MIP* = RE is not a typo. It is a groundbreaking discovery and the catchy title of a recent paper in the field of quantum complexity theory. Complexity theory is a zoo of “complexity classes” – collections of computational problems – of which MIP* and RE are but two.

**Updated version of the previous article.**

The 165-page paper shows that these two classes are the same. That may seem like an insignificant detail in an abstract theory without any real-world application. But physicists and mathematicians are flocking to visit the zoo, even though they probably don’t understand it all. Because it turns out the discovery has astonishing consequences for their own disciplines.

In 1936, Alan Turing showed that the Halting Problem – algorithmically deciding whether a computer program halts or loops forever – cannot be solved. Modern computer science was born. Its success made the impression that soon all practical problems would yield to the tremendous power of the computer.

But it soon became apparent that, while some problems can be solved algorithmically, the actual computation will last long after our Sun will have engulfed the computer performing the computation. Figuring out how to solve a problem algorithmically was not enough. It was vital to classify solutions by efficiency. Complexity theory classifies problems according to how hard it is to solve them. The hardness of a problem is measured in terms of how long the computation lasts.

RE stands for problems that can be solved by a computer. It is the zoo. Let’s have a look at some subclasses.

The class P consists of problems which a known algorithm can solve quickly (technically, in polynomial time). For instance, multiplying two numbers belongs to P since long multiplication is an efficient algorithm to solve the problem. The problem of finding the prime factors of a number is not known to be in P; the problem can certainly be solved by a computer but no known algorithm can do so efficiently. A related problem, deciding if a given number is a prime, was in similar limbo until 2004 when an efficient algorithm showed that this problem is in P.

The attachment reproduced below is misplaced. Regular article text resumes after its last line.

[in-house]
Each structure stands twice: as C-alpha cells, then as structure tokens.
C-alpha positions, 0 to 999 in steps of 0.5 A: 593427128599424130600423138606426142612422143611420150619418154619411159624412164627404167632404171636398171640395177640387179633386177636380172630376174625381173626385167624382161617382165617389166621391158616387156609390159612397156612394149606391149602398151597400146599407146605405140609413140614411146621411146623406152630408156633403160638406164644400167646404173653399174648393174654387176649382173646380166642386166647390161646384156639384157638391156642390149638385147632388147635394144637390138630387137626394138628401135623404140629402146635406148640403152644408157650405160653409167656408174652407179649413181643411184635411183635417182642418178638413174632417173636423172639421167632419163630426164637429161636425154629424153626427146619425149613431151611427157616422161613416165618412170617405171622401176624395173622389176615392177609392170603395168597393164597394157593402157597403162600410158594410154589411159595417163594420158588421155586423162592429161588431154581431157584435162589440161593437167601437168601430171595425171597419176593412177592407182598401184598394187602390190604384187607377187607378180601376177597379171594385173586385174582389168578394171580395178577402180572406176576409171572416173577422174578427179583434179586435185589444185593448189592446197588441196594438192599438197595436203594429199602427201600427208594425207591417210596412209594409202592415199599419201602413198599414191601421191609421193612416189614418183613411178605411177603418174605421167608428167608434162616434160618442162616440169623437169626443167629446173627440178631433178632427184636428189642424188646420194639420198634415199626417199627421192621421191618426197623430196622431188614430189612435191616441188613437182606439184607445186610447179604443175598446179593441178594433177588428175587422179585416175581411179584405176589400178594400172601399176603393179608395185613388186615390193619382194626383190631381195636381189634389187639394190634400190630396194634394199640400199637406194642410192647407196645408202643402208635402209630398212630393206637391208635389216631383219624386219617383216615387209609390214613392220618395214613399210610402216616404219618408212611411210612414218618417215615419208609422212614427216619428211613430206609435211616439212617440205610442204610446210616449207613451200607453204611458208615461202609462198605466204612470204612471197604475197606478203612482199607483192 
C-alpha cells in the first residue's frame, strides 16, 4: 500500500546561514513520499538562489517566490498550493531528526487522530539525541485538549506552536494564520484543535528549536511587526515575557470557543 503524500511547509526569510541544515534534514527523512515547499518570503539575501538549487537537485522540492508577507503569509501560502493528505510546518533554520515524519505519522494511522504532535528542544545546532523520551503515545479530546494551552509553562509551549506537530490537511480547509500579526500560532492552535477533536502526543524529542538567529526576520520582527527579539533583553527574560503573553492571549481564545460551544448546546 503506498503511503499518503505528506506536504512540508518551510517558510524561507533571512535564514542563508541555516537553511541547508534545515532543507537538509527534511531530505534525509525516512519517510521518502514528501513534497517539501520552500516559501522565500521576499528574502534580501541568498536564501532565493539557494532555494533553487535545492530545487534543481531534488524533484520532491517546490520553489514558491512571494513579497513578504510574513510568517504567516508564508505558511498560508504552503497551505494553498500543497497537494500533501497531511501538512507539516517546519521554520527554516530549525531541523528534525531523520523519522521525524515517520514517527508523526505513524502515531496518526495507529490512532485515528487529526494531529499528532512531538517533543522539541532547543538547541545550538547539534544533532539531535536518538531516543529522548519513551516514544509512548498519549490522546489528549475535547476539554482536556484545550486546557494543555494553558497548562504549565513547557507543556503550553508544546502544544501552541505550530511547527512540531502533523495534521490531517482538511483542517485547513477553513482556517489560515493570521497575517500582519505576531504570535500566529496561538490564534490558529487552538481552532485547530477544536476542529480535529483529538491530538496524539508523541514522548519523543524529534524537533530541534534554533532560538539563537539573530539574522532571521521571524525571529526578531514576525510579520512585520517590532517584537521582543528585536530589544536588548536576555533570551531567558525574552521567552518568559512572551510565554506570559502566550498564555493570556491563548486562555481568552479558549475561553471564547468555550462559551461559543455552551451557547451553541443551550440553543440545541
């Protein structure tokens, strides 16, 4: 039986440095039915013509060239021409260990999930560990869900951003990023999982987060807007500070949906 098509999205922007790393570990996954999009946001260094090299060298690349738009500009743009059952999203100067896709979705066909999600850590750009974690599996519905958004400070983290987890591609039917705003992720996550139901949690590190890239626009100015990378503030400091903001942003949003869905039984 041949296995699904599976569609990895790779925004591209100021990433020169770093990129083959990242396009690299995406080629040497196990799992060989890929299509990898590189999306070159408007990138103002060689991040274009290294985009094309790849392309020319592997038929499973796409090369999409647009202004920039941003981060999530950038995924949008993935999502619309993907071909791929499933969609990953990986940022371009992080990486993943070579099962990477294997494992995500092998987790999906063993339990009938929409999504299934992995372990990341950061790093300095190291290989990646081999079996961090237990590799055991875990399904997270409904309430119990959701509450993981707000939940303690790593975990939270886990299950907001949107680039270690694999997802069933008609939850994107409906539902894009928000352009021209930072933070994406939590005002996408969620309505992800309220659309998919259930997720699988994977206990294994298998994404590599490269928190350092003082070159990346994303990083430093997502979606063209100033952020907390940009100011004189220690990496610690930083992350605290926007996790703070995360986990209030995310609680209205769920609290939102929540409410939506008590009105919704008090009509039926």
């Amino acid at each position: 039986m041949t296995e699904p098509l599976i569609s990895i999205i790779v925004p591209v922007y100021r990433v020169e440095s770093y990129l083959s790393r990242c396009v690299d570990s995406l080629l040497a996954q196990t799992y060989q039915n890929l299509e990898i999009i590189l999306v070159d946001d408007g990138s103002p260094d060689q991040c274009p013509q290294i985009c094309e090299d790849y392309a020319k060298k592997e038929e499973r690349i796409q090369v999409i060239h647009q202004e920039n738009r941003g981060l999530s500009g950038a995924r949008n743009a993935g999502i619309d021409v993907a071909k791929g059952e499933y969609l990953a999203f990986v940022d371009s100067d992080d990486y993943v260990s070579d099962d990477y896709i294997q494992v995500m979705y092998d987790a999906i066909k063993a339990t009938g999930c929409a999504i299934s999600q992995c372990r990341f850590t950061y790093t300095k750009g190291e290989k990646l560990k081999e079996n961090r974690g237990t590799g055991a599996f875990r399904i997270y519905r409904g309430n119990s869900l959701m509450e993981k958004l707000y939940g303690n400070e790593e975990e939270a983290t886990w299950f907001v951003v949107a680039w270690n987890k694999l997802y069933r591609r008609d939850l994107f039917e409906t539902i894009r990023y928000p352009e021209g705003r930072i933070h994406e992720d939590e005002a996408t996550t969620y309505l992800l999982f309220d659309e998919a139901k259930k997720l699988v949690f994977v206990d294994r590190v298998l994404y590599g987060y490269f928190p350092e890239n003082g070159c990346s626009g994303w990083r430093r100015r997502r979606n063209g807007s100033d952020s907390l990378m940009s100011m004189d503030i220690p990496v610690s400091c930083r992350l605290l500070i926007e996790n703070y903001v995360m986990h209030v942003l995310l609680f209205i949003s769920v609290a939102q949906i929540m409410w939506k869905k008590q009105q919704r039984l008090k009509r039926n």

Another complexity class is NP. Imagine a maze. “Is there a way out of this maze?” is a yes/no question. If the answer is yes, then there is a simple way to convince us: simply give us the directions, we’ll follow them, and we’ll find the exit. If the answer is no, however, we’d have to traverse the entire maze without ever finding a way out to be convinced.

Such yes/no problems for which, if the answer is yes, we can efficiently demonstrate that, belong to NP. Any solution to a problem serves to convince us of the answer, and so P is contained in NP. Surprisingly, a million dollar question is whether P=NP. Nobody knows.

__Trust in machines__

The classes described so far represent problems faced by a normal computer. But computers are fundamentally changing – quantum computers are being developed. But if a new type of computer comes along and claims to solve one of our problems, how can we trust it is correct?